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PLoS Pathog. 2015 Dec 18;11(12):e1005294. doi: 10.1371/journal.ppat.1005294. eCollection 2015 Dec.

A Trichomonas vaginalis Rhomboid Protease and Its Substrate Modulate Parasite Attachment and Cytolysis of Host Cells.

Author information

1
Department of Microbiology, Immunology, and Molecular Genetics, University of California, Los Angeles, Los Angeles, California, United States of America.
2
Department of Molecular Biology and Genetics, Johns Hopkins University School of Medicine, Baltimore, Maryland, United States of America.
3
Proteome Exploration Laboratory, Division of Biology and Biological Engineering, Beckman Institute, California Institute of Technology, Pasadena, California, United States of America.
4
Howard Hughes Medical Institute, Johns Hopkins University School of Medicine, Baltimore, Maryland, United States of America.
5
Molecular Biology Institute and Department of Microbiology, Immunology, and Molecular Genetics, University of California, Los Angeles, Los Angeles, California, United States of America.

Abstract

Trichomonas vaginalis is an extracellular eukaryotic parasite that causes the most common, non-viral sexually transmitted infection worldwide. Although disease burden is high, molecular mechanisms underlying T. vaginalis pathogenesis are poorly understood. Here, we identify a family of putative T. vaginalis rhomboid proteases and demonstrate catalytic activity for two, TvROM1 and TvROM3, using a heterologous cell cleavage assay. The two T. vaginalis intramembrane serine proteases display different subcellular localization and substrate specificities. TvROM1 is a cell surface membrane protein and cleaves atypical model rhomboid protease substrates, whereas TvROM3 appears to localize to the Golgi apparatus and recognizes a typical model substrate. To identify TvROM substrates, we interrogated the T. vaginalis surface proteome using both quantitative proteomic and bioinformatic approaches. Of the nine candidates identified, TVAG_166850 and TVAG_280090 were shown to be cleaved by TvROM1. Comparison of amino acid residues surrounding the predicted cleavage sites of TvROM1 substrates revealed a preference for small amino acids in the predicted transmembrane domain. Over-expression of TvROM1 increased attachment to and cytolysis of host ectocervical cells. Similarly, mutations that block the cleavage of a TvROM1 substrate lead to its accumulation on the cell surface and increased parasite adherence to host cells. Together, these data indicate a role for TvROM1 and its substrate(s) in modulating attachment to and lysis of host cells, which are key processes in T. vaginalis pathogenesis.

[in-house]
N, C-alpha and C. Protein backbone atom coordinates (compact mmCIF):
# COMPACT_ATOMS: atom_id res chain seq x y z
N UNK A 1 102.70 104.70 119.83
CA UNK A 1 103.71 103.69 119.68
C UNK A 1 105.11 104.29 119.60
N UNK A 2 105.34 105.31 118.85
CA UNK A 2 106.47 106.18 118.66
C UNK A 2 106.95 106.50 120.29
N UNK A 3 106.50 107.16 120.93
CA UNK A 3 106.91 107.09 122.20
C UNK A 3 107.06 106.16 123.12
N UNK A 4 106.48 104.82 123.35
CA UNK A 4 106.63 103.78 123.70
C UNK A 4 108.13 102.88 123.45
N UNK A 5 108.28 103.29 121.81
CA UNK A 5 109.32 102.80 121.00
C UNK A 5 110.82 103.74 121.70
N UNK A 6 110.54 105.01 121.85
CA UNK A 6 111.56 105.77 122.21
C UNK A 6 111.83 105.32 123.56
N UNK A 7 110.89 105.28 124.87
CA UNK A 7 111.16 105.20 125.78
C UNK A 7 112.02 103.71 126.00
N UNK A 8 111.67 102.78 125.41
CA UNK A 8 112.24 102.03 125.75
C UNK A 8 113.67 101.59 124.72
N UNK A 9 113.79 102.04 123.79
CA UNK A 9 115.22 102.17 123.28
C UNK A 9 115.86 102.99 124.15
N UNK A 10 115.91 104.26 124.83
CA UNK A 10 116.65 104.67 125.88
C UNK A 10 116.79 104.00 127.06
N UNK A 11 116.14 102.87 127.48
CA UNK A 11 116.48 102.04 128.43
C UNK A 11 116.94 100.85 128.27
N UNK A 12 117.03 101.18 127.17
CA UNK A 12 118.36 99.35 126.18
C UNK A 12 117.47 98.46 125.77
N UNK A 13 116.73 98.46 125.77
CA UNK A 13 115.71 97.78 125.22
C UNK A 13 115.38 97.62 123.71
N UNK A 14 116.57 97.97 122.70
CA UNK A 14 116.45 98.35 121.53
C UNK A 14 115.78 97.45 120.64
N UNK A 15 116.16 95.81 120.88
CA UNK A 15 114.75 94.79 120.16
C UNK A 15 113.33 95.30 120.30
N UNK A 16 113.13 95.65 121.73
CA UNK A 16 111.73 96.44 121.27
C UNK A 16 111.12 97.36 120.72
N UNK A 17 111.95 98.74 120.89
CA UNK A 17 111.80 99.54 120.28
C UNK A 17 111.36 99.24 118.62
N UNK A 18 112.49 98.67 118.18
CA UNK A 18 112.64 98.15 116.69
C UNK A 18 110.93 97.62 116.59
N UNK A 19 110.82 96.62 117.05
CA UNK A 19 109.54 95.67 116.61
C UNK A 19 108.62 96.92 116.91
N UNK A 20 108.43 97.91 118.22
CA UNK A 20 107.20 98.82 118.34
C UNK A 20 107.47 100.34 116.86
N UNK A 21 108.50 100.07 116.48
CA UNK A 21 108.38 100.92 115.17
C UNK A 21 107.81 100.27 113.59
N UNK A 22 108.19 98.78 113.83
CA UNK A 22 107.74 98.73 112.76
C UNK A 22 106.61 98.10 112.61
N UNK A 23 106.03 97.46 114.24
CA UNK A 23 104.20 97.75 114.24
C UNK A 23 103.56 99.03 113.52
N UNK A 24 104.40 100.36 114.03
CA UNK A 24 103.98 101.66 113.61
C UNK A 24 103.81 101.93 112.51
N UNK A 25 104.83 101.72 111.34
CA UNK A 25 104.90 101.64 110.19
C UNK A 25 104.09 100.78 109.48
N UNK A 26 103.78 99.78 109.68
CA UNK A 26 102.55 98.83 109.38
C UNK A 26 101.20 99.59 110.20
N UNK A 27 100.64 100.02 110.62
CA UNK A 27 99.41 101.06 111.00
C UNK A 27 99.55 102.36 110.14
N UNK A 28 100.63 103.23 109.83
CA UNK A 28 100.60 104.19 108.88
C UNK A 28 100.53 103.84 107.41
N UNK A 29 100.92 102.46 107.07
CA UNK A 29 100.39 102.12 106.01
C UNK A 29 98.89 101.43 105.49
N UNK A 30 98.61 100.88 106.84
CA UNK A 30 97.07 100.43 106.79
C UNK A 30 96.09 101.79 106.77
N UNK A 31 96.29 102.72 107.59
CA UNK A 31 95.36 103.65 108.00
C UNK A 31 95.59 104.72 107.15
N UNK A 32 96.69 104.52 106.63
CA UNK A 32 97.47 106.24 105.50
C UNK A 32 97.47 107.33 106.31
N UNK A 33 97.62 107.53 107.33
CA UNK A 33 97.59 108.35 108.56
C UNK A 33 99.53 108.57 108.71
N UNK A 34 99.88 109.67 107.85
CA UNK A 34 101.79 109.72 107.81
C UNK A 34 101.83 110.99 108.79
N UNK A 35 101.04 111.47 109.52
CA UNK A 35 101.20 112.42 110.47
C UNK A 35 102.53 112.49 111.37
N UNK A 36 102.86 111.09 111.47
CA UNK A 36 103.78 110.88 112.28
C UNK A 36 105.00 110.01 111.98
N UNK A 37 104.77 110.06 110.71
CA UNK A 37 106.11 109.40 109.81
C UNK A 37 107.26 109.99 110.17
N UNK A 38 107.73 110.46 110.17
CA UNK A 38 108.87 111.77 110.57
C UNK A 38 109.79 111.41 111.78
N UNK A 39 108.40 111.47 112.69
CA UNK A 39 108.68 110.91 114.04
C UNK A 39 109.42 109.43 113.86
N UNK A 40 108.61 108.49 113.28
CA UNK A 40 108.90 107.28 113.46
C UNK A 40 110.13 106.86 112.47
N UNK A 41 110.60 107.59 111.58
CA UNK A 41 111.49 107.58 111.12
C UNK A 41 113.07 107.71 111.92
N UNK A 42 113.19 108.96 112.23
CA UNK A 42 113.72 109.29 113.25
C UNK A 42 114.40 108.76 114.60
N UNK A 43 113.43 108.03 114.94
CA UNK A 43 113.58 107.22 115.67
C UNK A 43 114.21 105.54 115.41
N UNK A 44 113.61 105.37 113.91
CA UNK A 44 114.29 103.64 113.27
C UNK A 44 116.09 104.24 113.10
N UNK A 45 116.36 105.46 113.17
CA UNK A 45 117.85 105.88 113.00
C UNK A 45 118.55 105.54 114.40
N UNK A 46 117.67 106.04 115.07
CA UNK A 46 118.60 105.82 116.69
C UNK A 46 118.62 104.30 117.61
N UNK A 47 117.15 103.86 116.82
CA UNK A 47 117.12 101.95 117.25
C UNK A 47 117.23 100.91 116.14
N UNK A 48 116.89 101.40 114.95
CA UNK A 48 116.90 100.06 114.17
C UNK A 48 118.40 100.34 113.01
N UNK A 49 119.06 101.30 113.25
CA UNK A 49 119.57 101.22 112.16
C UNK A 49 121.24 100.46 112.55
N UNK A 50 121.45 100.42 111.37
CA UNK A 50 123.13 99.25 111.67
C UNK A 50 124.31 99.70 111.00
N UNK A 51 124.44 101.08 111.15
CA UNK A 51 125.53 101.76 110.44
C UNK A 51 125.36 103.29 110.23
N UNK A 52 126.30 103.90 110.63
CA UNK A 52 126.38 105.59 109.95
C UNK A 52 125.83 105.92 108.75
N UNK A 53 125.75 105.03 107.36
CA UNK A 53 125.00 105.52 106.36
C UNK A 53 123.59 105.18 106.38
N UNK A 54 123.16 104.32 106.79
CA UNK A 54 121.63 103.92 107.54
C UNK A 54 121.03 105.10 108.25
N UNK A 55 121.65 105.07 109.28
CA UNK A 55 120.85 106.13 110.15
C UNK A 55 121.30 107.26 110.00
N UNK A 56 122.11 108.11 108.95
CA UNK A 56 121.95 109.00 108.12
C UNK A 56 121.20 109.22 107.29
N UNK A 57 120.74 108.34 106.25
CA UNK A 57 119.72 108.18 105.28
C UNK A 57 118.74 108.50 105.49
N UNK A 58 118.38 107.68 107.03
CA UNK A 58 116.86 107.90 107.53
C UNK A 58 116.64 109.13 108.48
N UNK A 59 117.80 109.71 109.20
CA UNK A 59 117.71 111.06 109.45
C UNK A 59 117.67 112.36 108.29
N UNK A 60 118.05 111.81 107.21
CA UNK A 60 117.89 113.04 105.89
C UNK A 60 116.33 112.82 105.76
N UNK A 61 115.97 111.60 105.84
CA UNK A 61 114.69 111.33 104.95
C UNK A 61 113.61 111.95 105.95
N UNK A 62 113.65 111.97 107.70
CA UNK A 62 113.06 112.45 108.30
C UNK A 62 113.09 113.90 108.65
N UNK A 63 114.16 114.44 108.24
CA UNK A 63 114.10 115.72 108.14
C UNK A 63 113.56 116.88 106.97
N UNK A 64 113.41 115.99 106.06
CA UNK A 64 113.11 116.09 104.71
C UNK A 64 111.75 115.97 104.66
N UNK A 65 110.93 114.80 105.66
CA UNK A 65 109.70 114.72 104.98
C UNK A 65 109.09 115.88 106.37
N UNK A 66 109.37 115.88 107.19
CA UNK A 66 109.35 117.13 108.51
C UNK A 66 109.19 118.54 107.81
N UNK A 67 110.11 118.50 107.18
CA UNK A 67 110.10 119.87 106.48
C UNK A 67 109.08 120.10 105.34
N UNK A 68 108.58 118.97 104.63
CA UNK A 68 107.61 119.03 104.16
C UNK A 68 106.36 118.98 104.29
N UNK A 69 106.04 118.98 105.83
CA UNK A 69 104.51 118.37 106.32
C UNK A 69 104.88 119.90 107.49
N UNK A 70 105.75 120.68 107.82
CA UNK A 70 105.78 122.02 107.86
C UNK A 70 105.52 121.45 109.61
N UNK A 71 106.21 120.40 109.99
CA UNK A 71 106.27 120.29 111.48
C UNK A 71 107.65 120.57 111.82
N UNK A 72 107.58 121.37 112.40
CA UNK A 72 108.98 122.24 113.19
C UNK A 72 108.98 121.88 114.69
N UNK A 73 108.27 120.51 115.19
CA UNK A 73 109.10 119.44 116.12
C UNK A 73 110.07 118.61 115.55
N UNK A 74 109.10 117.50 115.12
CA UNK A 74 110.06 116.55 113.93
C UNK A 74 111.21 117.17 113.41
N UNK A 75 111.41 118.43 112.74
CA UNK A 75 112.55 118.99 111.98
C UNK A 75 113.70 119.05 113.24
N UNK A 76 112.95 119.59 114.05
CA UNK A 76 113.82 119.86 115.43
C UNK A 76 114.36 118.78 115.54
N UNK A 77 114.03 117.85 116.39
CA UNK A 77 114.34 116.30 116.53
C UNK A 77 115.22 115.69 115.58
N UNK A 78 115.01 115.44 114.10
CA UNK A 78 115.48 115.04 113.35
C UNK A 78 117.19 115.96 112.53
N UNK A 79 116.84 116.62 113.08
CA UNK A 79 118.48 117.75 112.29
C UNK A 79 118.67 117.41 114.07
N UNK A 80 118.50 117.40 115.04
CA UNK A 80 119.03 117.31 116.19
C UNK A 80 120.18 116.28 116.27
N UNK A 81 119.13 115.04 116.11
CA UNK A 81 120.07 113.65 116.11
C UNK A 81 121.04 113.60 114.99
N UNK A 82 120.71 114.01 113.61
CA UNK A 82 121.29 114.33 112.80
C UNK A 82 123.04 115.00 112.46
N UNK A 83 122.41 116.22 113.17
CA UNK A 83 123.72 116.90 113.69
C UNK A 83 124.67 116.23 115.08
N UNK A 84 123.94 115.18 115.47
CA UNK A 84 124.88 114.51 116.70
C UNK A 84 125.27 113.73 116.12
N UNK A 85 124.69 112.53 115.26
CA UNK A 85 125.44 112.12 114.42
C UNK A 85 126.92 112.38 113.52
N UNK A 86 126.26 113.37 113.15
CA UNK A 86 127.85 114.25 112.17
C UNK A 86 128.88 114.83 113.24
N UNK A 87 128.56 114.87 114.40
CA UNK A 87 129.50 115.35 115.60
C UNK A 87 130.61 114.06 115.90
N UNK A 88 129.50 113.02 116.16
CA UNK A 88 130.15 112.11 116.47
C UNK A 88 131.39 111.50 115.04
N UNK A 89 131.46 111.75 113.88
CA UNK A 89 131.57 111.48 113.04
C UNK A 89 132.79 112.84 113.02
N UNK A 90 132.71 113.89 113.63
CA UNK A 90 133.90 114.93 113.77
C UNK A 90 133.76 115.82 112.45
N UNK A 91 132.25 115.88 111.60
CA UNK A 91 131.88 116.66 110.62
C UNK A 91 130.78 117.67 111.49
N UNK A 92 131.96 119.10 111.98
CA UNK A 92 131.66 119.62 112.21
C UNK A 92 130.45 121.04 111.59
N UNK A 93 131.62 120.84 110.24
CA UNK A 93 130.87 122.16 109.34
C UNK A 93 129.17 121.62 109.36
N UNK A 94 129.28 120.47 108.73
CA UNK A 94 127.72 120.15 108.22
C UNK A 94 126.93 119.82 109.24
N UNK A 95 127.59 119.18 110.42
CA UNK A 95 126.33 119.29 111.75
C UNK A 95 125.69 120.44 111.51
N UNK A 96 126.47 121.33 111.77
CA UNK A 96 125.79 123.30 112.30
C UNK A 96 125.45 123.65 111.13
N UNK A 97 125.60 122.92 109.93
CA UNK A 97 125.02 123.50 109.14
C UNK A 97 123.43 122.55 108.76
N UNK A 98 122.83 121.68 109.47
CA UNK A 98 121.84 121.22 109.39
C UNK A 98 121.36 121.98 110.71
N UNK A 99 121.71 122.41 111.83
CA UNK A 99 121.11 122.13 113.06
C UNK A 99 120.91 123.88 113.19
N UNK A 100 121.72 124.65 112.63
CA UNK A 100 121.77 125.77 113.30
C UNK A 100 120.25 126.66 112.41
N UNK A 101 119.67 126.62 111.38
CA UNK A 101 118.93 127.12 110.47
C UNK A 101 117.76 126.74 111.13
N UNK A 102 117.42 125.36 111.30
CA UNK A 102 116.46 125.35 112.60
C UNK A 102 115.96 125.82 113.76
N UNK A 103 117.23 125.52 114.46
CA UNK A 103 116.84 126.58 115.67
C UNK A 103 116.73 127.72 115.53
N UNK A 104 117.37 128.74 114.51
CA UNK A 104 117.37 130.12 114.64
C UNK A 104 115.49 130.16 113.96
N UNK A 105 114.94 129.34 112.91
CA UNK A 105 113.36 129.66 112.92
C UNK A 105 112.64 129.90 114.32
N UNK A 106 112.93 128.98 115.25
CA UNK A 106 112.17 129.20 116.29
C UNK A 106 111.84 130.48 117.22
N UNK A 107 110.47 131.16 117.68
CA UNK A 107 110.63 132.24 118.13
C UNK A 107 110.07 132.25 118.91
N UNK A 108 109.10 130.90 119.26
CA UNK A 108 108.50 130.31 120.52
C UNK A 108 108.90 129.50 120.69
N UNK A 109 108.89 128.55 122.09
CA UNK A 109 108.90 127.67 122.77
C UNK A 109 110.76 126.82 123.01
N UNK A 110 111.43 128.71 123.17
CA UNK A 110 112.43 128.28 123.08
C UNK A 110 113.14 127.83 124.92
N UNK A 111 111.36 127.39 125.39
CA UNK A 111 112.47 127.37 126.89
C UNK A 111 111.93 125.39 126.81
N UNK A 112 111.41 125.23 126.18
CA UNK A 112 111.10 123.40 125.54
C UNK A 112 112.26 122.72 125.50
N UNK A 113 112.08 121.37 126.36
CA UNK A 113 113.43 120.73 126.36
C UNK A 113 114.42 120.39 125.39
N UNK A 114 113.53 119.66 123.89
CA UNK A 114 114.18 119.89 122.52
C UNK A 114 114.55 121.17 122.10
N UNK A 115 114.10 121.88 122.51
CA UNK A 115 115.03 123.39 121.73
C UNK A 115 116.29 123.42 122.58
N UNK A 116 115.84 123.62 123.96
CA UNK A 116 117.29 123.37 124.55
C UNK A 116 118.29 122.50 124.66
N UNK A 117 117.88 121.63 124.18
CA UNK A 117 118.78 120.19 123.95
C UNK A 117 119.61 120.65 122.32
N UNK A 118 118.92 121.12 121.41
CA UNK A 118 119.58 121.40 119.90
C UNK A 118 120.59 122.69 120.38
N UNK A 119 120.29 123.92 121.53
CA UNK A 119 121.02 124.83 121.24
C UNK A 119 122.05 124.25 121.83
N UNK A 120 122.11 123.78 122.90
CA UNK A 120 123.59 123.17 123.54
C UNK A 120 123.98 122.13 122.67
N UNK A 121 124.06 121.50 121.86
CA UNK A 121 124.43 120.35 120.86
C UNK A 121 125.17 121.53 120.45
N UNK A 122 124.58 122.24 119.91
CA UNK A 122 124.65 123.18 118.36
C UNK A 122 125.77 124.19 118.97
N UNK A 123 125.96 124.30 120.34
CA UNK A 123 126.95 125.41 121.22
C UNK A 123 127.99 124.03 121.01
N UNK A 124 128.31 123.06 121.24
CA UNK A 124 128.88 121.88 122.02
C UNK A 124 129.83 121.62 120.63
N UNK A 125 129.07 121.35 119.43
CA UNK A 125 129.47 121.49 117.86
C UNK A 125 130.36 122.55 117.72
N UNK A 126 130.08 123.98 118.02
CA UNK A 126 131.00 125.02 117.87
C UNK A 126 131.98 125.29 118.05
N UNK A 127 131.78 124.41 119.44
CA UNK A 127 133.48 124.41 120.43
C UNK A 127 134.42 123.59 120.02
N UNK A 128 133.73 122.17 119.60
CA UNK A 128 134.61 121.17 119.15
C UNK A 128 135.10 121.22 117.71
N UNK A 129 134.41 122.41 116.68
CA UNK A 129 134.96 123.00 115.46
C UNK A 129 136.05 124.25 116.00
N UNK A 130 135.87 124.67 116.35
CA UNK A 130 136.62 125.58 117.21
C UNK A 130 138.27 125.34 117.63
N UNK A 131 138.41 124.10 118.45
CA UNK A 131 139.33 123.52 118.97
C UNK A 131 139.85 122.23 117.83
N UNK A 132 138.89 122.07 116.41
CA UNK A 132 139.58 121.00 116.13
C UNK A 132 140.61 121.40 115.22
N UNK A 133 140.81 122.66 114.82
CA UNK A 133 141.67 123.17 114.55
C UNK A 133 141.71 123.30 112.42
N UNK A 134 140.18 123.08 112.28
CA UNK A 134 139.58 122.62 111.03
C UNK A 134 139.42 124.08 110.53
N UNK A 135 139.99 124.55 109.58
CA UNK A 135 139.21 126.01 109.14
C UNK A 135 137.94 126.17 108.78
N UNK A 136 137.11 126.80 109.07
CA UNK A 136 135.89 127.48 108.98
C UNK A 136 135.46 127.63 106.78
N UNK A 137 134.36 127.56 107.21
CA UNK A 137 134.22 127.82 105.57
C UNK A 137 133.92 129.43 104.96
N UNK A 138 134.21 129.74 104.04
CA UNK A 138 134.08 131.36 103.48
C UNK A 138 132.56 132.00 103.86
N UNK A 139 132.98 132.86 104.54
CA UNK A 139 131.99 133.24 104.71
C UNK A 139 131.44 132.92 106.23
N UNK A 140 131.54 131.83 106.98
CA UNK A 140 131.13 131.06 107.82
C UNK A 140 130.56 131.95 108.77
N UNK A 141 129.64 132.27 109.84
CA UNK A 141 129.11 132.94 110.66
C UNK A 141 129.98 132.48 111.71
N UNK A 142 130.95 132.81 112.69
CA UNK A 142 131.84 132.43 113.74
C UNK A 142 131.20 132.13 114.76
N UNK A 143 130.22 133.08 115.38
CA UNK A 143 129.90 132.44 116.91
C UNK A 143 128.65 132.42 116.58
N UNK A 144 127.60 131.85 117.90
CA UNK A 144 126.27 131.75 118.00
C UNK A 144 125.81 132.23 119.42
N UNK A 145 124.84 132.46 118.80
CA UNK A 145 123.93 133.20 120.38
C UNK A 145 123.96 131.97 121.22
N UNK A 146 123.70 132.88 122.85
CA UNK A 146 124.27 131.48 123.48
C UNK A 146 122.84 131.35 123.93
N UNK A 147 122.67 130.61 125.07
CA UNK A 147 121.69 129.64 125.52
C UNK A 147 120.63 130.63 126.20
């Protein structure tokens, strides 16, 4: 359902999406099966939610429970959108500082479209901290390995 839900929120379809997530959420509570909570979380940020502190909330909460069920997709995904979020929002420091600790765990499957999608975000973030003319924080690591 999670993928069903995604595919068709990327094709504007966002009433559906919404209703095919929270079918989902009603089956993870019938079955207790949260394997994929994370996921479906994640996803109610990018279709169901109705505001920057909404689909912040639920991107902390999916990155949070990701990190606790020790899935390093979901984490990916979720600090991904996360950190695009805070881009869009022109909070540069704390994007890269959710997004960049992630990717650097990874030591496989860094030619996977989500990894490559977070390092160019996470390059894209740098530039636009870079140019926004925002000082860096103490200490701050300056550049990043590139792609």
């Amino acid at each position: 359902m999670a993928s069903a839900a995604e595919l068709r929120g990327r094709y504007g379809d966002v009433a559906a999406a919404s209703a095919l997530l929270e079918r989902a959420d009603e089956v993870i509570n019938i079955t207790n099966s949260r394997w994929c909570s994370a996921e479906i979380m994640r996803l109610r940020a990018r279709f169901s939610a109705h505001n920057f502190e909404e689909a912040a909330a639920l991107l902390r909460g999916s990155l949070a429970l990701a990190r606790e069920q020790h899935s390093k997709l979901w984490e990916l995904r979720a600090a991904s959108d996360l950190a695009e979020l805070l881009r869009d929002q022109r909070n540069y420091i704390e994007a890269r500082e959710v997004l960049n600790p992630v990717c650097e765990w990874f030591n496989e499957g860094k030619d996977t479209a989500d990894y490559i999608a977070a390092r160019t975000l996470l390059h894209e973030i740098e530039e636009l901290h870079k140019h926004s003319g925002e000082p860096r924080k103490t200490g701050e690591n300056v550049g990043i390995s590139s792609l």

PMID:
26684303
PMCID:
PMC4684317
DOI:
10.1371/journal.ppat.1005294
[Indexed for MEDLINE]
Free PMC Article

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